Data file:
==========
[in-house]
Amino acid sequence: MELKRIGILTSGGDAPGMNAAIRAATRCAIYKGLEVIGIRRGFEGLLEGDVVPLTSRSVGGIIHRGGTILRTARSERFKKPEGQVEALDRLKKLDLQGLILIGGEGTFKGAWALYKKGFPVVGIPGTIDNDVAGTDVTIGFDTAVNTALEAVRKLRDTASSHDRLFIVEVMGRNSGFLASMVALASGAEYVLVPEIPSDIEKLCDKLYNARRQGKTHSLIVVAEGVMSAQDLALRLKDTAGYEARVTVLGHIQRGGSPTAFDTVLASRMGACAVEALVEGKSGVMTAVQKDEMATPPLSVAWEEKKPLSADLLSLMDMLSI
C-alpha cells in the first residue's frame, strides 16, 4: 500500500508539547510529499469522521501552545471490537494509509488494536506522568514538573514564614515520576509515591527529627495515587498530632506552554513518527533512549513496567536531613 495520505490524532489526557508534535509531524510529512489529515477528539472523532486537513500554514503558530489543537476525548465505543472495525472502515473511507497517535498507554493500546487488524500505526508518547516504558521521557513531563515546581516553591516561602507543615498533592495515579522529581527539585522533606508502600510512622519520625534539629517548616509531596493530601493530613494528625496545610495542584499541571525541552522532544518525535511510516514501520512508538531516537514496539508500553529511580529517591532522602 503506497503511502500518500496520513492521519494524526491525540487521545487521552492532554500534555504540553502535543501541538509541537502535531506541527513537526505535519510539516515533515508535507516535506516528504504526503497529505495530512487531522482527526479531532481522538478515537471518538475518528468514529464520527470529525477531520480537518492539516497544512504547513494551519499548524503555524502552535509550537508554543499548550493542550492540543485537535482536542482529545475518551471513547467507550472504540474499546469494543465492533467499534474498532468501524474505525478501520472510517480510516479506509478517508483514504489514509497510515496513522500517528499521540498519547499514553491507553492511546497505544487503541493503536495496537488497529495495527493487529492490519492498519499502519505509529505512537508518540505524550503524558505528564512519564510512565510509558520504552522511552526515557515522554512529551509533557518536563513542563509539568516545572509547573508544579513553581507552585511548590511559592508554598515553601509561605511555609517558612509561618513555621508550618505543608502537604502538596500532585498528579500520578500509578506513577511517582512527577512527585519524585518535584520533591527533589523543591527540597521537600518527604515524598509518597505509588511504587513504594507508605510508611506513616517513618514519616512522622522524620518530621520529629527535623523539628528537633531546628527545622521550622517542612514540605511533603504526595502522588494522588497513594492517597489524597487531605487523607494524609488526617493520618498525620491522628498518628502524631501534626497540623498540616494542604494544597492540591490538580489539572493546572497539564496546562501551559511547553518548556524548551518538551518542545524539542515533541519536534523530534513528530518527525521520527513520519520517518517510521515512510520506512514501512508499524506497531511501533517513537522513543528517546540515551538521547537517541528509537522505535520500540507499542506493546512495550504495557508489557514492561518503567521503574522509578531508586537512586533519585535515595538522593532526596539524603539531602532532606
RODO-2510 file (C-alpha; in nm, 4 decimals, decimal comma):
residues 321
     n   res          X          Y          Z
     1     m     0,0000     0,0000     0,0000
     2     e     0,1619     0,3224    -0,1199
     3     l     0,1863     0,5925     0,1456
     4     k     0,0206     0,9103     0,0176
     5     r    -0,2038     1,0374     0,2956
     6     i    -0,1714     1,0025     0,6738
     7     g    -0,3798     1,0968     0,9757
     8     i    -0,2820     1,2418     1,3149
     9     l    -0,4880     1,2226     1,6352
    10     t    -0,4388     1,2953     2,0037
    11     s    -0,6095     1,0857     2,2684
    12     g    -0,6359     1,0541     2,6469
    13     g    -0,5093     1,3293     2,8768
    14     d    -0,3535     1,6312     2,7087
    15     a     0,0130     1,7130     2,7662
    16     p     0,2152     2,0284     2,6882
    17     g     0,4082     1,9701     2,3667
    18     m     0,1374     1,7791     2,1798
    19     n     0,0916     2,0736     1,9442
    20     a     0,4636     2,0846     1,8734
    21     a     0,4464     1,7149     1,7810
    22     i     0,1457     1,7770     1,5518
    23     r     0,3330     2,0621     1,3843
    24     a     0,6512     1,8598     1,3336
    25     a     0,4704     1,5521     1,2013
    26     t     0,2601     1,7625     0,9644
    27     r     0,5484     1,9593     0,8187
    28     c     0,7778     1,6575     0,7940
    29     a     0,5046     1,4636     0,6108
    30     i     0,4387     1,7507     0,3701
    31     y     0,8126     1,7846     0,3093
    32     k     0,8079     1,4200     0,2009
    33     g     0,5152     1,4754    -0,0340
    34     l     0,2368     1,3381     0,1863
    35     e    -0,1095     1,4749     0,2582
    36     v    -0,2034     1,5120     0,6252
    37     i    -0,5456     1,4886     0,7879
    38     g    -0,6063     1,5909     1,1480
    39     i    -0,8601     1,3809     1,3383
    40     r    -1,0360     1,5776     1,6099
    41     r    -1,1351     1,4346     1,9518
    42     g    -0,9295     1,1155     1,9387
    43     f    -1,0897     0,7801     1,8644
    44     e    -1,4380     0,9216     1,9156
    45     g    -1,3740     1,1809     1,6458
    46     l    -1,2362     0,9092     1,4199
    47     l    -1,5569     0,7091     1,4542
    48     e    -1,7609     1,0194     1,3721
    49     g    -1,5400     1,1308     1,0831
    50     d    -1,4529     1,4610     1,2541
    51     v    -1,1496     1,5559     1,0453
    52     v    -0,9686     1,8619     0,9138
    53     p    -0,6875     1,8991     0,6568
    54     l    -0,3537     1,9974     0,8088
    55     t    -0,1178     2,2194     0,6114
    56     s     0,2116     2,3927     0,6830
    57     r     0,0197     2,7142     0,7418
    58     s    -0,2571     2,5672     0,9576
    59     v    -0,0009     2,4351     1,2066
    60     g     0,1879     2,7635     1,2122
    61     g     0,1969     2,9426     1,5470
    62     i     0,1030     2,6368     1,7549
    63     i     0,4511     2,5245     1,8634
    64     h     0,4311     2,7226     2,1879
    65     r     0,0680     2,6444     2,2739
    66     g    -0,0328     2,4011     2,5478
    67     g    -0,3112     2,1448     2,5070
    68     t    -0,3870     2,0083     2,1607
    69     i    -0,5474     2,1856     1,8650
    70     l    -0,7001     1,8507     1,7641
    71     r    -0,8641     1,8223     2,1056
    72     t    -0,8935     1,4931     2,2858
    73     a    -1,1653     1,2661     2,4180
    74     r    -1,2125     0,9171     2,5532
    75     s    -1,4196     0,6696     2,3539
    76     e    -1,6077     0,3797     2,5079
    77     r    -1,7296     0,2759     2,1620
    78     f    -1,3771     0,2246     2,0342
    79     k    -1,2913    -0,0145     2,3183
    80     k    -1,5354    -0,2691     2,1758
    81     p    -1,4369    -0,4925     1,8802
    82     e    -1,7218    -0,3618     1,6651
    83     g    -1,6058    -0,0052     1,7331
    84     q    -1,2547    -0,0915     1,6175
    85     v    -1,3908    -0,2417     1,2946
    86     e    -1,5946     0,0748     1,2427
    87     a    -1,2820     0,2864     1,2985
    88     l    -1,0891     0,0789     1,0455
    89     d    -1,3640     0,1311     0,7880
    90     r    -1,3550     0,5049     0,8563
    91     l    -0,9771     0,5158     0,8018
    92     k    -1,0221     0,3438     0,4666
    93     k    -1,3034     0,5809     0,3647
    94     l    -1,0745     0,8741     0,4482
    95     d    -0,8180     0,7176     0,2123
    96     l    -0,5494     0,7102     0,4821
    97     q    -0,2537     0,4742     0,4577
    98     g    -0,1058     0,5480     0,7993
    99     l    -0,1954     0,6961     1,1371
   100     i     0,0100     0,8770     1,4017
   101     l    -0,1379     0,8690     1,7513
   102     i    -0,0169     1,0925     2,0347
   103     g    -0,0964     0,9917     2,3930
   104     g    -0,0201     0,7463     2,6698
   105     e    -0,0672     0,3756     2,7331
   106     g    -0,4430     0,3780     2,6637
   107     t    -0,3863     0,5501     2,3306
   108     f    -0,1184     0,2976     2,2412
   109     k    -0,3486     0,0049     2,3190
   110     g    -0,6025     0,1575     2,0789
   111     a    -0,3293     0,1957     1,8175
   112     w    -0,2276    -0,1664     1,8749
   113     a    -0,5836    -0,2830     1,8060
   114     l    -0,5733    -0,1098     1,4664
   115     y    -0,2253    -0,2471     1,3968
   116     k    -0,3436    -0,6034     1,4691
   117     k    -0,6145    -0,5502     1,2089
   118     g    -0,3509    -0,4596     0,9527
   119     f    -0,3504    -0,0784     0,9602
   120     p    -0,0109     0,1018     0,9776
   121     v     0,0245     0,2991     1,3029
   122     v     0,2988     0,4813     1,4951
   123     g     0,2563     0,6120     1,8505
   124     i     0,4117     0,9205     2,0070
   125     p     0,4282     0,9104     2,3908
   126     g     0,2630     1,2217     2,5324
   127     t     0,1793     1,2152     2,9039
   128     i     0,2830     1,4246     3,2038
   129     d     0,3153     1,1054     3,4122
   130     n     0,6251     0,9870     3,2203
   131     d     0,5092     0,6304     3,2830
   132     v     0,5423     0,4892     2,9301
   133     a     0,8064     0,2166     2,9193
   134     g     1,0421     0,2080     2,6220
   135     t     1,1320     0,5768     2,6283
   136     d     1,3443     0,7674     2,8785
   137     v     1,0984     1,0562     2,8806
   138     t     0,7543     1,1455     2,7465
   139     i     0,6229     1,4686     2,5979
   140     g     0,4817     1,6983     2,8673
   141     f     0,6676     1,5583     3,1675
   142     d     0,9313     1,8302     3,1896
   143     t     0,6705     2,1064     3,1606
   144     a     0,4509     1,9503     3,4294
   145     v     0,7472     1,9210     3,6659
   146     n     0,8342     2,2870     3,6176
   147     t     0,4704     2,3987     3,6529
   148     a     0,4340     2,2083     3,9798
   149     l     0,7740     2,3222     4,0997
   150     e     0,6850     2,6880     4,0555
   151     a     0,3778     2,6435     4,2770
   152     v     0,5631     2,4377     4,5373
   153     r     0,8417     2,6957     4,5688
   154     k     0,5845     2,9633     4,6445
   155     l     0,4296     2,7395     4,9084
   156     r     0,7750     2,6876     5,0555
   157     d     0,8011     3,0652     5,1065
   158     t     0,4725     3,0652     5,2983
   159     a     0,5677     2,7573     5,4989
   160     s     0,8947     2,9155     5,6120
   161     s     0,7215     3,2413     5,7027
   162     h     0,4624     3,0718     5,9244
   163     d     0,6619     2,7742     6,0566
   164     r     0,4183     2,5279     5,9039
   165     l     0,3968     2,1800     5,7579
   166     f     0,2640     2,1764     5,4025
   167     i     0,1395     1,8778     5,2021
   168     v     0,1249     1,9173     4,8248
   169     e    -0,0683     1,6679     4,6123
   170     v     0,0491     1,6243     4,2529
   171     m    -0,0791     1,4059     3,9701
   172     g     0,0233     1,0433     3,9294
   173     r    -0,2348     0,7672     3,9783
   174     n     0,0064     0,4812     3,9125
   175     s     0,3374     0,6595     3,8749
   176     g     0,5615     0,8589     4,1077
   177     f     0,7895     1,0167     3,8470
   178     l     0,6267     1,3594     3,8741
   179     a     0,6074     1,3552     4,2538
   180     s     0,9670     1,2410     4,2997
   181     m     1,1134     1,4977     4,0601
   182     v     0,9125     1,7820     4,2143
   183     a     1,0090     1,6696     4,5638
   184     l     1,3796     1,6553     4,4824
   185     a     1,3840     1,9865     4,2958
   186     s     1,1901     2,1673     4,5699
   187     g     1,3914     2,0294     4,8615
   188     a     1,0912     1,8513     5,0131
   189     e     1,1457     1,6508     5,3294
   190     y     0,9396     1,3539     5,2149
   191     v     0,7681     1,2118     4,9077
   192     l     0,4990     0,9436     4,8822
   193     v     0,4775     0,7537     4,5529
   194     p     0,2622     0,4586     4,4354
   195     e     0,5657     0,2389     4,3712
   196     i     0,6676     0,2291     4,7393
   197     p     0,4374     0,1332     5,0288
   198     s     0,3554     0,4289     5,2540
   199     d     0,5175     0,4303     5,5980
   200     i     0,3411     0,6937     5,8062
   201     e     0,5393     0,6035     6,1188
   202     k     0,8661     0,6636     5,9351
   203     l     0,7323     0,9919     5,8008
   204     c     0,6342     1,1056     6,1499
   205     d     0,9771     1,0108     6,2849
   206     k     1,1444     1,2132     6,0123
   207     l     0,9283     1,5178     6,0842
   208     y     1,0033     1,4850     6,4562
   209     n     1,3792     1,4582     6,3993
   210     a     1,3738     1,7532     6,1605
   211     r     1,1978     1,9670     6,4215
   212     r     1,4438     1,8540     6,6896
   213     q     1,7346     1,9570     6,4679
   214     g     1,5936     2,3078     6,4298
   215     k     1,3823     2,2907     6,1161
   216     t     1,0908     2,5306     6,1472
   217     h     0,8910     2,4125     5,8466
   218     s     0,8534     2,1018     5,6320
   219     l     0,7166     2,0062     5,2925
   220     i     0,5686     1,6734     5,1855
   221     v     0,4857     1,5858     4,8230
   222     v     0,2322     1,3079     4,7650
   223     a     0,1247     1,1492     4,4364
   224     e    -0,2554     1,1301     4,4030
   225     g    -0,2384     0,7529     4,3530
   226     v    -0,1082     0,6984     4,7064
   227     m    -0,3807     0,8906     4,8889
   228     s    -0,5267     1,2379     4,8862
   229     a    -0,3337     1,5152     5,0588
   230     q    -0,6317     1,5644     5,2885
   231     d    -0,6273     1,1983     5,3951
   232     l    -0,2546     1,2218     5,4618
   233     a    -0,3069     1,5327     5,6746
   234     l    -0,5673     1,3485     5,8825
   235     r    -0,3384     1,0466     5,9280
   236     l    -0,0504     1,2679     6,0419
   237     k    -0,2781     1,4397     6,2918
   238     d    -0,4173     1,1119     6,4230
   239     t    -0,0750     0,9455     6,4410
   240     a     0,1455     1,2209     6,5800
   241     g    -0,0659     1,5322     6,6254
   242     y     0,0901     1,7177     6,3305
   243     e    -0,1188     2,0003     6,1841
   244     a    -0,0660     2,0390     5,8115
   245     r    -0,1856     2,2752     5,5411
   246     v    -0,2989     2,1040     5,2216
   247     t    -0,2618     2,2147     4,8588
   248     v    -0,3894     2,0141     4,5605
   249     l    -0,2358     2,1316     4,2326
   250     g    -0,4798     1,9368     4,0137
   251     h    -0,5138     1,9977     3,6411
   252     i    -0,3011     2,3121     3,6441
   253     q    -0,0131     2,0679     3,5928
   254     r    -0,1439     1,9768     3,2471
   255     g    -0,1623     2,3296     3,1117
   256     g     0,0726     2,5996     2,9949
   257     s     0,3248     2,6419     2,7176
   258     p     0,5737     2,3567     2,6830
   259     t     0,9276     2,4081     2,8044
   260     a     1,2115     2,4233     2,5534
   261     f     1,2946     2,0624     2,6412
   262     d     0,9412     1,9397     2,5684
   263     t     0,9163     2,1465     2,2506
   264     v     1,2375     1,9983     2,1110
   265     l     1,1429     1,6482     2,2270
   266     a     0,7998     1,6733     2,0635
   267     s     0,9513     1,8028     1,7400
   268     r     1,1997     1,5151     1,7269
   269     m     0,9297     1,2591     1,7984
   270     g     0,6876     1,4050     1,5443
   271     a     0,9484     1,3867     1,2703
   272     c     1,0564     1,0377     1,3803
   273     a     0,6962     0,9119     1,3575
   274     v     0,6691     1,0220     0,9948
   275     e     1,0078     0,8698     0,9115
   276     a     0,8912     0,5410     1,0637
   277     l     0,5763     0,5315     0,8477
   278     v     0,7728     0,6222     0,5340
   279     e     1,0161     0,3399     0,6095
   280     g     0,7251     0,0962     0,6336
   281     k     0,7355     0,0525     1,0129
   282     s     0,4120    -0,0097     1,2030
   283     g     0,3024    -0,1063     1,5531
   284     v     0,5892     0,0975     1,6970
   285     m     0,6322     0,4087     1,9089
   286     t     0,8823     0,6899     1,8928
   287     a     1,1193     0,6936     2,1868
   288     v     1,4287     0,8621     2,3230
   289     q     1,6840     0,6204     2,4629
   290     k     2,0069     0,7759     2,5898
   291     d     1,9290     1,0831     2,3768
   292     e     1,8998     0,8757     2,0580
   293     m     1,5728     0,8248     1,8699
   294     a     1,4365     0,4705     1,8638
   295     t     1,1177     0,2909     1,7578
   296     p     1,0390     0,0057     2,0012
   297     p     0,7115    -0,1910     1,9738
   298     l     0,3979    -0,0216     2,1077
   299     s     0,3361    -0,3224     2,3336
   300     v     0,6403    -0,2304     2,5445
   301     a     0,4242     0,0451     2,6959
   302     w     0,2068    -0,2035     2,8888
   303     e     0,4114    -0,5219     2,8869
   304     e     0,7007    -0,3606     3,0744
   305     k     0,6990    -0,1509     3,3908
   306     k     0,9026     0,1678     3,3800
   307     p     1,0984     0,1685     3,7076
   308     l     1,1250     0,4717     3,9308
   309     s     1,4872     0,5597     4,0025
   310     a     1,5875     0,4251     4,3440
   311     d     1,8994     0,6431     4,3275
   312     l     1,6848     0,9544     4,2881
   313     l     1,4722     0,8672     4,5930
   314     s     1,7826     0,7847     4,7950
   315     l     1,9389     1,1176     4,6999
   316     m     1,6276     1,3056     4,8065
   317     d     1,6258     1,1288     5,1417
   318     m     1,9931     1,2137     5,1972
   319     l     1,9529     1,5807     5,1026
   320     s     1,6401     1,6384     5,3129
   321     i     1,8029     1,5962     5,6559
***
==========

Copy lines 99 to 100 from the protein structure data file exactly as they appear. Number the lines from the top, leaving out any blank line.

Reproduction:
    93     k    -1,3034     0,5809     0,3647
    94     l    -1,0745     0,8741     0,4482